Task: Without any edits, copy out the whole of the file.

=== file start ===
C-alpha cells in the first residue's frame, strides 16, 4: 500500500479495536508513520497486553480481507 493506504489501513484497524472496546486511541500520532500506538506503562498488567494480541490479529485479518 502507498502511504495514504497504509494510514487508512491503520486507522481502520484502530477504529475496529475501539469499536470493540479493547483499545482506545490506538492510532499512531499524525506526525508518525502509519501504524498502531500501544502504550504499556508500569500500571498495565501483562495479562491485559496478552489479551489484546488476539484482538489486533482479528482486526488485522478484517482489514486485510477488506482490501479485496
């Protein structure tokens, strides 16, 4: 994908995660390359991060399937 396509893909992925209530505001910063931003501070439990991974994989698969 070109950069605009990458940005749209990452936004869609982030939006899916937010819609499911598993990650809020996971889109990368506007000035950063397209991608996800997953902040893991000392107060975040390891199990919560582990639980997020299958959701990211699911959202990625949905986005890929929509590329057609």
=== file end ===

C-alpha cells in the first residue's frame, strides 16, 4: 500500500479495536508513520497486553480481507 493506504489501513484497524472496546486511541500520532500506538506503562498488567494480541490479529485479518 502507498502511504495514504497504509494510514487508512491503520486507522481502520484502530477504529475496529475501539469499536470493540479493547483499545482506545490506538492510532499512531499524525506526525508518525502509519501504524498502531500501544502504550504499556508500569500500571498495565501483562495479562491485559496478552489479551489484546488476539484482538489486533482479528482486526488485522478484517482489514486485510477488506482490501479485496
């Protein structure tokens, strides 16, 4: 994908995660390359991060399937 396509893909992925209530505001910063931003501070439990991974994989698969 070109950069605009990458940005749209990452936004869609982030939006899916937010819609499911598993990650809020996971889109990368506007000035950063397209991608996800997953902040893991000392107060975040390891199990919560582990639980997020299958959701990211699911959202990625949905986005890929929509590329057609």